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Lately I was working on changing the deployment of our in-house python modules. Those modules are for in-house usage only. Our previous deployment is to put all modules into somewhere (ex, /gozilla/pylib) and set the global environment variable, PYTHONPATH point to it.

I am wondering if it is a good idea to make use of virtualenv for this kind of deployment? Or some other alternative ways to do that, especially making use of setup.py mechanism with possibility to do auto unit-test, doc-gen, ...?


For making use of PYTHONPATH, it works well except that we have to do our own copy-n-paste for deployment and there is no any support for unit-test, doc-gen, module-dependency...

For making use of virtualenv as deployment tool, other (stand-alone) python scripts are asked to enter virtual env mode by source ...bin/activate or by manually invoke execfile(activate_this, dict(_file_=activate_this)) in the very beginning of their own script. Is it possible to prevent this kind of manually entering virtualenv mode by execfile for each Python scripts?

That's what I get right now ;) and I am looking for other suggested ways to do that.

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1 Answer 1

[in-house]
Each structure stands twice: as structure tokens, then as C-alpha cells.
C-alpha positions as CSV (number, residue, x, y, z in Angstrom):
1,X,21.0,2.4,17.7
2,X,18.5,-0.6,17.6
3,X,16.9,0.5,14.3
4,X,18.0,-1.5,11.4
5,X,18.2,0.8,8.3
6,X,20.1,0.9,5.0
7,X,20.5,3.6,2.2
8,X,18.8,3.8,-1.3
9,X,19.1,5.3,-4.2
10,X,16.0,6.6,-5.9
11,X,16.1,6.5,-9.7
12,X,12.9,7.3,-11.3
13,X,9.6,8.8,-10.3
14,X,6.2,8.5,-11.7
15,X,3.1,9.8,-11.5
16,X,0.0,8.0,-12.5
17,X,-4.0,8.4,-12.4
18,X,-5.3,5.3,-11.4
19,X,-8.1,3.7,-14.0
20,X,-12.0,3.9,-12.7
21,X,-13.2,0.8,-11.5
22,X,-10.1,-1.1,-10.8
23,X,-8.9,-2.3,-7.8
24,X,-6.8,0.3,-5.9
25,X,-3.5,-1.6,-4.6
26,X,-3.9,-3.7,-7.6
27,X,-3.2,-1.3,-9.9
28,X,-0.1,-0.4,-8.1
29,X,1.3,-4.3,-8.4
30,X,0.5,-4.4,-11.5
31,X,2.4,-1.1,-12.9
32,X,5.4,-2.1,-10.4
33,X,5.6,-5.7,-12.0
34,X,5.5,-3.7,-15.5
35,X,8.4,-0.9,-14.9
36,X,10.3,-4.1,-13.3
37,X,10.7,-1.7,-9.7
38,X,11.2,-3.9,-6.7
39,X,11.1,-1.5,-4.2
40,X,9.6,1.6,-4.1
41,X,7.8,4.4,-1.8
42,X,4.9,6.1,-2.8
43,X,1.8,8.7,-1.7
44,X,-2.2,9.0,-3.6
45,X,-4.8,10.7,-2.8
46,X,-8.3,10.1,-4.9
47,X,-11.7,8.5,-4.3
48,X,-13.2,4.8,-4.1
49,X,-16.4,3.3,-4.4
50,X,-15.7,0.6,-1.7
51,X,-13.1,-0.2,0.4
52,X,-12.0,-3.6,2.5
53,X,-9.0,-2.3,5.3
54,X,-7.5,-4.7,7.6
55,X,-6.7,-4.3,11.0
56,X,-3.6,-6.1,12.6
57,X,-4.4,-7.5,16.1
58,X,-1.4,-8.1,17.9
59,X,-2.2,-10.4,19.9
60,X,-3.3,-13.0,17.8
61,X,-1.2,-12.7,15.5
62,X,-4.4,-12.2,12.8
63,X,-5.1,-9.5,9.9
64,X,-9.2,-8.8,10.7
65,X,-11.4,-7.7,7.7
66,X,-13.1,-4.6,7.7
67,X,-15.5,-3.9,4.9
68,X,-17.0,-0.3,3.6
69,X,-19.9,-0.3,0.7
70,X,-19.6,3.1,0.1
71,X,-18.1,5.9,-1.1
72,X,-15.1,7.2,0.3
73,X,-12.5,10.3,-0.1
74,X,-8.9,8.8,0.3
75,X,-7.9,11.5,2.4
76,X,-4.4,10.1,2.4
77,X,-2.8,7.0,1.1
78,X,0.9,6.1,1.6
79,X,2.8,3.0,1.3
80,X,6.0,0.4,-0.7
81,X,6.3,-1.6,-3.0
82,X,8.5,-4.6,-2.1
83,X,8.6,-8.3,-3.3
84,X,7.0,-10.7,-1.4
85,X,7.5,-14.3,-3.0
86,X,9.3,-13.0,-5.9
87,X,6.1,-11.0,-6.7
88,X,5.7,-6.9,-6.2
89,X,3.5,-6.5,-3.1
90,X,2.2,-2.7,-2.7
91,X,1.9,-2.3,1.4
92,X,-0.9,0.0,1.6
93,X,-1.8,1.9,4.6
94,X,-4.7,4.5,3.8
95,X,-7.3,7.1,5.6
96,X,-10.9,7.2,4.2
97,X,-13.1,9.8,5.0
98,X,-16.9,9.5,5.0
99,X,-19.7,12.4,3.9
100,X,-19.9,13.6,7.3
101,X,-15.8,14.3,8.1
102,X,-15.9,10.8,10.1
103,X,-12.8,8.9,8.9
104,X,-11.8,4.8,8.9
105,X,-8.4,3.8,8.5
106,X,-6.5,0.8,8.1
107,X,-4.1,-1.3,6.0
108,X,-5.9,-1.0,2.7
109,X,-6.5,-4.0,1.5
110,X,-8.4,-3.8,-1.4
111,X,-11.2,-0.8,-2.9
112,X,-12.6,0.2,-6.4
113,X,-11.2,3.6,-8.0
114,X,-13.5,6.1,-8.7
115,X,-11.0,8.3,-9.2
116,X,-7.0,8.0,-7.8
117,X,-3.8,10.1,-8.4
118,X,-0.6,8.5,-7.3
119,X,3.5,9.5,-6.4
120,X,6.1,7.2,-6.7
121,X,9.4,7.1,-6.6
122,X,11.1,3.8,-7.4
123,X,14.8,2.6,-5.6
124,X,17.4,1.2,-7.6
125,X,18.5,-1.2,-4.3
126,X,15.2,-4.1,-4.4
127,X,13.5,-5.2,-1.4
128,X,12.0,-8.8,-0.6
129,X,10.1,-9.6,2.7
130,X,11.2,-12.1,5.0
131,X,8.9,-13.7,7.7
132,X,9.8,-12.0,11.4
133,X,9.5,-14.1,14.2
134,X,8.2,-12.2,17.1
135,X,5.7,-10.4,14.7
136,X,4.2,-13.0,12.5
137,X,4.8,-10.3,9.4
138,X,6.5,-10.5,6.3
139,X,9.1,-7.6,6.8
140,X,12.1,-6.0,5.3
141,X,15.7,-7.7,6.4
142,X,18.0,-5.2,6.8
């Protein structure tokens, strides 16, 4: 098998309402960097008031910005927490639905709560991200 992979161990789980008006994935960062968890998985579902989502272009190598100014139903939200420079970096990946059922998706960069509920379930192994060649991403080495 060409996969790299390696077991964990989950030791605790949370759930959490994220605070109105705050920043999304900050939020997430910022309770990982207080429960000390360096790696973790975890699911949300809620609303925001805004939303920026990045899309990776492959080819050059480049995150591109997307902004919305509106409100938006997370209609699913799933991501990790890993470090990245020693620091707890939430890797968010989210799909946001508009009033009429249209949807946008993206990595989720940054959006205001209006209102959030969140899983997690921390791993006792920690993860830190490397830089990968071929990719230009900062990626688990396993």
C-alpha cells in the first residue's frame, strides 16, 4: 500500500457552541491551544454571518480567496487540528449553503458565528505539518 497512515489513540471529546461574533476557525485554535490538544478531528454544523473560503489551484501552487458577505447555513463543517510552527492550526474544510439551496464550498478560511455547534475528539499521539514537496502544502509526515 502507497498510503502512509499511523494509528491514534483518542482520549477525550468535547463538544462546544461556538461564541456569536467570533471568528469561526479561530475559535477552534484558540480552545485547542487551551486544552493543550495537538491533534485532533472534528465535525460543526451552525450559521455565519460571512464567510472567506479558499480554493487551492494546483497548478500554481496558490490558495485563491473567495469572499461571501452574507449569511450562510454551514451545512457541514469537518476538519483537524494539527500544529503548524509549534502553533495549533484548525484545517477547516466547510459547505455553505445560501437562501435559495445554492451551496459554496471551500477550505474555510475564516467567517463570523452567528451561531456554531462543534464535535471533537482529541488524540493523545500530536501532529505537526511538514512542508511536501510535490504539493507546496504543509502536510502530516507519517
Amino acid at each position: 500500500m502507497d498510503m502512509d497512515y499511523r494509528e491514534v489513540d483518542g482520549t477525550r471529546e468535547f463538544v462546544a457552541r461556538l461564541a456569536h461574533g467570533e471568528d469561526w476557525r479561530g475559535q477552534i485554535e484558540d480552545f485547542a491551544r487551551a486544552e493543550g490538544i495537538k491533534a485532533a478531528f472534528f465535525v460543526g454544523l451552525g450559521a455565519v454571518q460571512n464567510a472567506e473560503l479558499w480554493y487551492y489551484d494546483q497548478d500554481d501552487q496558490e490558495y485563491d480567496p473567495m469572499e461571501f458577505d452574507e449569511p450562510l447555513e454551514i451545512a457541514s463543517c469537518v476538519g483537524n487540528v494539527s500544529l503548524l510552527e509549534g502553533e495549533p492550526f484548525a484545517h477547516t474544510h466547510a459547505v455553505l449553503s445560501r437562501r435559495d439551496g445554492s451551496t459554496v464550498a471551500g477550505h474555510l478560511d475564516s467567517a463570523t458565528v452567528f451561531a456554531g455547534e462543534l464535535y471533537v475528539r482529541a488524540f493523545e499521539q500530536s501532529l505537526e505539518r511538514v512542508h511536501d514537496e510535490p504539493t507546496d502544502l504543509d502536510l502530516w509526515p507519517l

up vote 3 down vote accepted

Yes, it is a good idea, since you get all the advantages you already mentioned.

I can recommend using Paver (which makes setuptools decent to extend), and also integrates things like unit tests, Sphinx, etc. into the build process.

Regarding the auto-activation of the venv, if you add "console_scripts" entry points to your project's setup, then setuptools will automatically create script stubs that do just that — on any supported target platform.

Then you can either write an installer script that creates a virtualenv on the target machine using pre-built eggs, or package a whole venv into an OS package (e.g. .deb). There's tools for that, too, in various stages of maturity.

*) http://paver.github.com/paver/

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still trying to figure out how to make use of paver ;) –  Drake Jan 28 '12 at 10:10

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